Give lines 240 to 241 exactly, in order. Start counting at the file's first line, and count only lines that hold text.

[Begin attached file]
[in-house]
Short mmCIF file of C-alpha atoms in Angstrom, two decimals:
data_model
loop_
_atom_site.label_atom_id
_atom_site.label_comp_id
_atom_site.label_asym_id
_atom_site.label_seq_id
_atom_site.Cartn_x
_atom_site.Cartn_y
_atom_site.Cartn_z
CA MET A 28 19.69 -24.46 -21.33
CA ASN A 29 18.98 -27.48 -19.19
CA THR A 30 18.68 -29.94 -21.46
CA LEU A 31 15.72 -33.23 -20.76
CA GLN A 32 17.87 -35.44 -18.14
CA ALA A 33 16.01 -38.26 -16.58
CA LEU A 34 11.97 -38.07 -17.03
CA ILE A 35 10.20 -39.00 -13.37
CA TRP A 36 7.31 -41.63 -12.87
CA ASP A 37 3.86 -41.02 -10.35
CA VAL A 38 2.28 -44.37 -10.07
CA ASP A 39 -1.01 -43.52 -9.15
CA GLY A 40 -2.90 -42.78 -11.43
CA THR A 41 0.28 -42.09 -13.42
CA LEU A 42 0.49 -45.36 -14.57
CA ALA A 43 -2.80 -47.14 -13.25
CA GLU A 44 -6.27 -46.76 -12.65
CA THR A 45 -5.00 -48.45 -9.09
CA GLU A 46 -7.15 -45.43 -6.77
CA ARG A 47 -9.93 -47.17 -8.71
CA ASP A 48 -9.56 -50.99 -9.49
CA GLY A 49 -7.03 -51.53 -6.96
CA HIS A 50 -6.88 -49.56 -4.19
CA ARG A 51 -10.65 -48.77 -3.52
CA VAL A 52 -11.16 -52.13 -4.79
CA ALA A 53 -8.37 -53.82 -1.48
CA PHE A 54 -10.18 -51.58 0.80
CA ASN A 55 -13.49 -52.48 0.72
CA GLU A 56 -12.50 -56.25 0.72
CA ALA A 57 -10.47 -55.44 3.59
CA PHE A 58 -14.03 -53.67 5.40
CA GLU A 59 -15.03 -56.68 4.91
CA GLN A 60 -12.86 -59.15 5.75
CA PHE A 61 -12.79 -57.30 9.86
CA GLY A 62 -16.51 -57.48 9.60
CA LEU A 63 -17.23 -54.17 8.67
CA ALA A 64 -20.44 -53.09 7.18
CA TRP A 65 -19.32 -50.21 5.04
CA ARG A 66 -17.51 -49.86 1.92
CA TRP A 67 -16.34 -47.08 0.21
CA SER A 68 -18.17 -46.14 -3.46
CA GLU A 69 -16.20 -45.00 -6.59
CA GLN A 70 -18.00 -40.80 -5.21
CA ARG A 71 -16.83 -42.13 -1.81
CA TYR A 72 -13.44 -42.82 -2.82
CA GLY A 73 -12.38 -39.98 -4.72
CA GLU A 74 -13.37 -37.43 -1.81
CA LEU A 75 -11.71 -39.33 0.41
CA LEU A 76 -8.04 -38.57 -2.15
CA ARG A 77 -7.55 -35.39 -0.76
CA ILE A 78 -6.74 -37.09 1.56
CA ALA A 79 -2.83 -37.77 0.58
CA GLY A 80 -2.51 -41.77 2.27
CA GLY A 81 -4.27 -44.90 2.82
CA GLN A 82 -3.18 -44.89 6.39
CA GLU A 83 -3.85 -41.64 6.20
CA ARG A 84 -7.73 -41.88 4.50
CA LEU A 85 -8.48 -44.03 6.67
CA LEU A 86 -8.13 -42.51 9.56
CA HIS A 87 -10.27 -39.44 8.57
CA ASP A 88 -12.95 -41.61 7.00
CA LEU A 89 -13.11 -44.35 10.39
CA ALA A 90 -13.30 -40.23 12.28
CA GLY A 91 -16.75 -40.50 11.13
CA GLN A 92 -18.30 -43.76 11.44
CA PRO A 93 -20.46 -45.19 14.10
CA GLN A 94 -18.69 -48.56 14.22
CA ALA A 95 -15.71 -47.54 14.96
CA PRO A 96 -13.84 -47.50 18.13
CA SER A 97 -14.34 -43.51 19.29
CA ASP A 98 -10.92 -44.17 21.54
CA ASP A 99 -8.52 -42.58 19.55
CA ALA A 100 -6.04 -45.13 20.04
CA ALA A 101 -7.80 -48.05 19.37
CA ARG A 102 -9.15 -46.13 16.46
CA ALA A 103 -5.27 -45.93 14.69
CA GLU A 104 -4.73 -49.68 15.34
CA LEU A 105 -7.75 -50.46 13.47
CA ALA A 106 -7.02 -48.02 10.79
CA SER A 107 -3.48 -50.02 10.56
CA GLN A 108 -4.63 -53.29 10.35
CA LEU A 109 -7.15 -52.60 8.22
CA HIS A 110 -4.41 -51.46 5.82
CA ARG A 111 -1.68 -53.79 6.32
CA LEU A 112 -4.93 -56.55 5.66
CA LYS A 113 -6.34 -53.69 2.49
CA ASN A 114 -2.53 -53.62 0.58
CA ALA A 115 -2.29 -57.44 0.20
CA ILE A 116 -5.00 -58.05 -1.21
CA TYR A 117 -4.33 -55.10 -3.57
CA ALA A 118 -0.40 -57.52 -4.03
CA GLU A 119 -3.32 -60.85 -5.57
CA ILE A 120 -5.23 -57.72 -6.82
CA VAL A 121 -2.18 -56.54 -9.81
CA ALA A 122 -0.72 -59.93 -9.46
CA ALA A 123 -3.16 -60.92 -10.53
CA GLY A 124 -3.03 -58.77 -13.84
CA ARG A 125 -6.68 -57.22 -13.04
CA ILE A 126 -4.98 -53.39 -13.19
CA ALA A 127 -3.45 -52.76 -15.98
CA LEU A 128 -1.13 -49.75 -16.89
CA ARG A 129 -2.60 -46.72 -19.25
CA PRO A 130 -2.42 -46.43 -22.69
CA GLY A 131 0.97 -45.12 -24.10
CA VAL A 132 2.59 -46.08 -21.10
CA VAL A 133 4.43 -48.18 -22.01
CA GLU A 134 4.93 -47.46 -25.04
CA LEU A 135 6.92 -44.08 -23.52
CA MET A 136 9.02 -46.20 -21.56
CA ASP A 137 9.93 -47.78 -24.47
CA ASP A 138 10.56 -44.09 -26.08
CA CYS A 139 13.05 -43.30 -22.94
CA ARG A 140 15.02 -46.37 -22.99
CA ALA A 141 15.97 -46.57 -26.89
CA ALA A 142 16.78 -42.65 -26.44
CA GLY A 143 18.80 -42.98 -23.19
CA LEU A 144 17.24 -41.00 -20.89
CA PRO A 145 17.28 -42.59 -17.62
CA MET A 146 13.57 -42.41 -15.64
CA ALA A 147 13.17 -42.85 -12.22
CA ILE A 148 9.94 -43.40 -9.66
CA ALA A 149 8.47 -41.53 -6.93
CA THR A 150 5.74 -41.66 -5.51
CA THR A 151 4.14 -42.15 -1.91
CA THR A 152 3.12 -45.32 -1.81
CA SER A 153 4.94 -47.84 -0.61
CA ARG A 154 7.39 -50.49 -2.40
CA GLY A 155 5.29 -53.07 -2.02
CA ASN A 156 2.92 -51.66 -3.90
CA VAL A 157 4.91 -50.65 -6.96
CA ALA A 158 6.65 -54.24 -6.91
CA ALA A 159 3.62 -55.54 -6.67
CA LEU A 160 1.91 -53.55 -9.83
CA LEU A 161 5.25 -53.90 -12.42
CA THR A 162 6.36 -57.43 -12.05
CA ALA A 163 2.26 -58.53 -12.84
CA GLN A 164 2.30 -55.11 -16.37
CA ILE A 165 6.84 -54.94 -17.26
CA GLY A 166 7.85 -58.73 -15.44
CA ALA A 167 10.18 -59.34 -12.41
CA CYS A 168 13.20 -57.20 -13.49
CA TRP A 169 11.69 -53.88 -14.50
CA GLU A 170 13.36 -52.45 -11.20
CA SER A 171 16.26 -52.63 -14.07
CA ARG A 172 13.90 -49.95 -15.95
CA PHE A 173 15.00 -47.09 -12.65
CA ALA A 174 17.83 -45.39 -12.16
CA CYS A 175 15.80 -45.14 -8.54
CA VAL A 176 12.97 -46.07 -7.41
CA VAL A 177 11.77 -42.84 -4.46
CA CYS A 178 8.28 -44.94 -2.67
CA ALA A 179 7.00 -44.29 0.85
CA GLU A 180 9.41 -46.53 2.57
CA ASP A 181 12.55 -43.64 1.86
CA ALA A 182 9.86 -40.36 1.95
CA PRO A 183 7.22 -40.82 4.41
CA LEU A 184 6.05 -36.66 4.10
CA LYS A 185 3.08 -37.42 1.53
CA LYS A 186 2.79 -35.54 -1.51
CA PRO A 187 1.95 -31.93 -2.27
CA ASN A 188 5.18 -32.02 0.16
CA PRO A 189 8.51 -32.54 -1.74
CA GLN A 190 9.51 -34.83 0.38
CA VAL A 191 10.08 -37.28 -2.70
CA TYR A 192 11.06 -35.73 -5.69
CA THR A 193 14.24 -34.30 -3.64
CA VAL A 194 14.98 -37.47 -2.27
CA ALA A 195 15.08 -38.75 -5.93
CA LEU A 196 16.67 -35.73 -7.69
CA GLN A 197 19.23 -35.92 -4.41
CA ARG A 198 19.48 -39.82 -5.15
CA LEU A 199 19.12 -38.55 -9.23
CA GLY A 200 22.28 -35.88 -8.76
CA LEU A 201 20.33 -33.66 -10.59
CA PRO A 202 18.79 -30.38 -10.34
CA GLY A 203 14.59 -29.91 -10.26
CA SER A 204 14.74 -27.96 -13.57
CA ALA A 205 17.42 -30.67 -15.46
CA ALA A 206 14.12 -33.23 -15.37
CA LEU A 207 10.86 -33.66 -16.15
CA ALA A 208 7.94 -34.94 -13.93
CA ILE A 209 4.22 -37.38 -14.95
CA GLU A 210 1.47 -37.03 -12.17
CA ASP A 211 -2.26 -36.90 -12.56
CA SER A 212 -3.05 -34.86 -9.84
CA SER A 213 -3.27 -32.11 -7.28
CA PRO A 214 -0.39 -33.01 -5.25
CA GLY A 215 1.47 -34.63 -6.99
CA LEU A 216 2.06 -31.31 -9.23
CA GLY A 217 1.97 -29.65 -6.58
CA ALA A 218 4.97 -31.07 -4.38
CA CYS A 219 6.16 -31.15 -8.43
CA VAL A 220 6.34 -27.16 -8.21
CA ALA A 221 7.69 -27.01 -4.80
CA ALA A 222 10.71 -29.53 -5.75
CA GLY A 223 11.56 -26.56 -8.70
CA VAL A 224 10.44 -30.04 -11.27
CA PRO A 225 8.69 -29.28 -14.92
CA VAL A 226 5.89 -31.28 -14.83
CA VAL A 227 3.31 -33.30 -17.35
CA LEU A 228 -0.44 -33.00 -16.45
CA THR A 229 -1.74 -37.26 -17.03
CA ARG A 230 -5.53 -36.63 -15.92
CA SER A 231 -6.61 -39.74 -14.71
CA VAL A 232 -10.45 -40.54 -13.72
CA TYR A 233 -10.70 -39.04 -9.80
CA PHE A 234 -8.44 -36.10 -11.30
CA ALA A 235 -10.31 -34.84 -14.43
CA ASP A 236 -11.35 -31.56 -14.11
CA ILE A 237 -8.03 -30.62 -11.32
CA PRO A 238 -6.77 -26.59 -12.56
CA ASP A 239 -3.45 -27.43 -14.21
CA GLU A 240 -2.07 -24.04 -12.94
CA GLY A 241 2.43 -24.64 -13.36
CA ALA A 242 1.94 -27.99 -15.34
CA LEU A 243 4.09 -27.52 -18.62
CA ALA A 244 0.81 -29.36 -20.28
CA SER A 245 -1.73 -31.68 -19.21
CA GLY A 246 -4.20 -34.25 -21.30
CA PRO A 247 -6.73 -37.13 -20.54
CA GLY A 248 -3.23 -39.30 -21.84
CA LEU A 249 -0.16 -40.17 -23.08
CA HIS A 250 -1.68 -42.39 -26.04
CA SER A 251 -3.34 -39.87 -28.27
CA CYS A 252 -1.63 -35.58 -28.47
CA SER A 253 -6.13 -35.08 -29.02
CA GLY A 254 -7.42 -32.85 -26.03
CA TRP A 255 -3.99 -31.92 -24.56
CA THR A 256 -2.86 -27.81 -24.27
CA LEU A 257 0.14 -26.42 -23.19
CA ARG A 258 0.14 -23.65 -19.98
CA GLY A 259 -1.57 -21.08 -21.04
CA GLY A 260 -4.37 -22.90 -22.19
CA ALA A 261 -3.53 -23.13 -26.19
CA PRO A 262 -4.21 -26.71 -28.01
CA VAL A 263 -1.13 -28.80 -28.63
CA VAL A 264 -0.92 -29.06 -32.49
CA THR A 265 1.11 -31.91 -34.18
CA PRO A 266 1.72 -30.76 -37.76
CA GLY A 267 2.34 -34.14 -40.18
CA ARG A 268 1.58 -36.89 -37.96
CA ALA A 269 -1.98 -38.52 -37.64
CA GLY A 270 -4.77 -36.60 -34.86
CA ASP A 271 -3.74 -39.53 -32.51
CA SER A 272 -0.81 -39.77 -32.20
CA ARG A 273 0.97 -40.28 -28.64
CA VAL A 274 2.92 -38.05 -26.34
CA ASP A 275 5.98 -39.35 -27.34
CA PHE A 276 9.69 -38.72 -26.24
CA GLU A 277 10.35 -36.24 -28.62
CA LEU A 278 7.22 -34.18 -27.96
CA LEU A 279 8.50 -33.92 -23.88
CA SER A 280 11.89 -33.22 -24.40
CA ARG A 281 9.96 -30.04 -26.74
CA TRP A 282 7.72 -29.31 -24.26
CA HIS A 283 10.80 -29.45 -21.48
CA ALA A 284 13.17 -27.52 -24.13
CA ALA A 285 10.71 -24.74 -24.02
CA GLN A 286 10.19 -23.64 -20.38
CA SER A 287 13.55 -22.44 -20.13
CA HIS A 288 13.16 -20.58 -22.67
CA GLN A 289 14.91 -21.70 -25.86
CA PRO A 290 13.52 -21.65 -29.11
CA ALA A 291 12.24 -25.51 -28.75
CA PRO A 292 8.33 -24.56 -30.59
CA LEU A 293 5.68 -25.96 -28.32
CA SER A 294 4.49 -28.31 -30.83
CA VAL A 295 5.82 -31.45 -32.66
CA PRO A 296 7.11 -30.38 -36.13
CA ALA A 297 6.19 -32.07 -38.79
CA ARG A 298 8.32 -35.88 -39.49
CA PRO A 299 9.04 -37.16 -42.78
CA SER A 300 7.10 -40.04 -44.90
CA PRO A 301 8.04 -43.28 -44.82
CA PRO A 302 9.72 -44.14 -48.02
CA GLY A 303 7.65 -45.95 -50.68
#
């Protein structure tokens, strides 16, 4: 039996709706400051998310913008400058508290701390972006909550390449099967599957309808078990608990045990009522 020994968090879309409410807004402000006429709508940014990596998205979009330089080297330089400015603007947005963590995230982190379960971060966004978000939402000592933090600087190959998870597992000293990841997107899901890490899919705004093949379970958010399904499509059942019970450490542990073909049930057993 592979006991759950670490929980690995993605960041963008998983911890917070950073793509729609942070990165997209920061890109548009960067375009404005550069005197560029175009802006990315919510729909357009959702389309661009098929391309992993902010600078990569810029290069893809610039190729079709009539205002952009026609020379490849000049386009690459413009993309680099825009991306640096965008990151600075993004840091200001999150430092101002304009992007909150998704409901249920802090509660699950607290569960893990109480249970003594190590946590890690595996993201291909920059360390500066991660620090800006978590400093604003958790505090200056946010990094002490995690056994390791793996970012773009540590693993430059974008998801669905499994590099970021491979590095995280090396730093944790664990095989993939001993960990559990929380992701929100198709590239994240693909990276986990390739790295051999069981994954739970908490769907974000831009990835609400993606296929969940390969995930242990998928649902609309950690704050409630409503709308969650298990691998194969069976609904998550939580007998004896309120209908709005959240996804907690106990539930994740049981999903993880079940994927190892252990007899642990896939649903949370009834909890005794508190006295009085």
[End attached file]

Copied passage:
CA THR A 256 -2.86 -27.81 -24.27
CA LEU A 257 0.14 -26.42 -23.19